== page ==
Where to eat
Bräuhaus Goslar £
Goslar. Cosy and cheerful with robust local dishes; good house-brewed beers and German wines by the glass (Marktkirchof 2; 5321 22155; www.brauhof-plaza.de ).
Goslar. The old watermill’s streamside garden makes an idyllic setting for lunch or a drink. Specialises in game; the local Gose beer on tap (Worthstrasse 4; 5321 43402).
Quedlinburg. Deep in the vaults beneath the town hall that dates from 1350. Traditional German food as good as it gets at bargain-basement prices. Where the locals go. Closed Weds. No credit cards (Markt 1; 3946 2768).
The inside track
The glockenspiel on Goslar’s market square performs at 9am, noon, 3pm and 6pm.
A horse-drawn-carriage tour of ancient Goslar from the market square costs €4.50/£3.80 per person.
The World-Heritage-Site Rammelsberg Mine, to which Goslar owes its existence, offers various short trips from €7/£6 and an exciting four-hour underground safari to a sparkling wonderland of medieval galleries €65/£5 6 - places limited, book ahead (5321 750121; rammelsberg.de ).
See Henry Moore’s Goslar Warrior statue on the Imperial Palace lawn.
Wander into Quedlinburg Town Hall - no one will stop you - to see the breathtaking medieval glass, staircases and panelled halls still used by the council.
A stroll around Quedlinburg night or day is a magical experience; one of those rare places whose harmonious whole transcends its parts. Guided 90-minute evening tours cost €7/£6.
Schierke village, the last train stop before the Brocken, offers two days of Walpurgis Night black magic from April 30, including “witches, warlocks, fireworks, brimstone, erotic frenzy and Mephistopheles himself” to celebrate the birth of spring ( schierke-am-brocken.de;anddie-walpurgis-schierke.de ).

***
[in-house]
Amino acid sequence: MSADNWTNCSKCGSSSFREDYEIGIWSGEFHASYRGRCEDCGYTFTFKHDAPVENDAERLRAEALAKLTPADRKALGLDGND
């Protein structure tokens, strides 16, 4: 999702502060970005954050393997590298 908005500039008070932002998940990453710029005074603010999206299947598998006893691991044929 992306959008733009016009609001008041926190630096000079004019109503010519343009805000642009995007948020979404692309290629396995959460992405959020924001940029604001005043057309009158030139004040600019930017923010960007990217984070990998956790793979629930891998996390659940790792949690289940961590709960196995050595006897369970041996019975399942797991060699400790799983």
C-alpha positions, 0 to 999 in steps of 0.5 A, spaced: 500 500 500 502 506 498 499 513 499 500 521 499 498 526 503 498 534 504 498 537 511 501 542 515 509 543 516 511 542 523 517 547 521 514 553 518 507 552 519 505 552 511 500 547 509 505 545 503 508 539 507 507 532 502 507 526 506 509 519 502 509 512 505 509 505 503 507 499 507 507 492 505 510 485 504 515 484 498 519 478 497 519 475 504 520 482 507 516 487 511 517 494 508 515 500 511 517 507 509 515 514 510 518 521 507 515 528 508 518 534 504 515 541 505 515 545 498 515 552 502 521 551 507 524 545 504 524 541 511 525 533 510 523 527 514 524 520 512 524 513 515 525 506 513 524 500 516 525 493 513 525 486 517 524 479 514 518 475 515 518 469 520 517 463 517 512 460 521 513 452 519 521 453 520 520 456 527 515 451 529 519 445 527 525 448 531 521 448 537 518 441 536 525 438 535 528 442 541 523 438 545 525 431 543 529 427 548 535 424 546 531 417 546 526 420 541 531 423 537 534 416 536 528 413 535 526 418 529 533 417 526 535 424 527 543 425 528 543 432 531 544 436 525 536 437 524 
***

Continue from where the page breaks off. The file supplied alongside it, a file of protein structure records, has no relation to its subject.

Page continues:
Wernigerode completes the trio of the Harz’s winsome medieval towns. Easily accessible on the Harz railway, it’s steeped in Brocken witchery and myth ( wernigerode.de ).
Tickets sell out months in advance for Faust – The Rock Opera in the Goethe Theatre at 3,737ft on the Brocken summit - weekends April to May and September to December; from €77/£65 including train and meal. Online booking ( www.hsb-wr.de ).
Along the Wall and Watch Towers by Oliver August (Flamingo).
Goslar information (5321 78060; goslar.de ).
Quedlinburg information (3946 905624; quedlinburg.de ).
Sorge Old Border Museum - open Tuesday to Saturday - admission free ( grenzmuseum-sorge.de ).
What to bring home
If flying broomsticks aren’t for you (you’ll need the spell to power them) there’s a witches’ liqueur in witch-shaped bottles, Harzer Hexen, allegedly made from Brocken herbs. Sparkling crystals and minerals from deep beneath the Harz make spectacular table decorations.
Quedlinburg still has 25 per cent adult unemployment and can’t afford to renovate its numerous treasures. Buy a house and help it out. They don’t come much cheaper.
What to avoid
Sunny Sundays on the Brocken unless you like crowds - although they do add to the fun.
Freezing on the Brocken. Pack warm clothes. Swept by all the winds of Germany, temperatures can plummet even on the warmest day.
If you’re driving avoid getting lost in Goslar’s and Quedlinburg’s medieval labyrinths. Find your hotel on foot and ask directions how to drive there.
Turning your ankle on Quedlinburg’s cobbles. High heels could be your downfall in the picturesque lanes.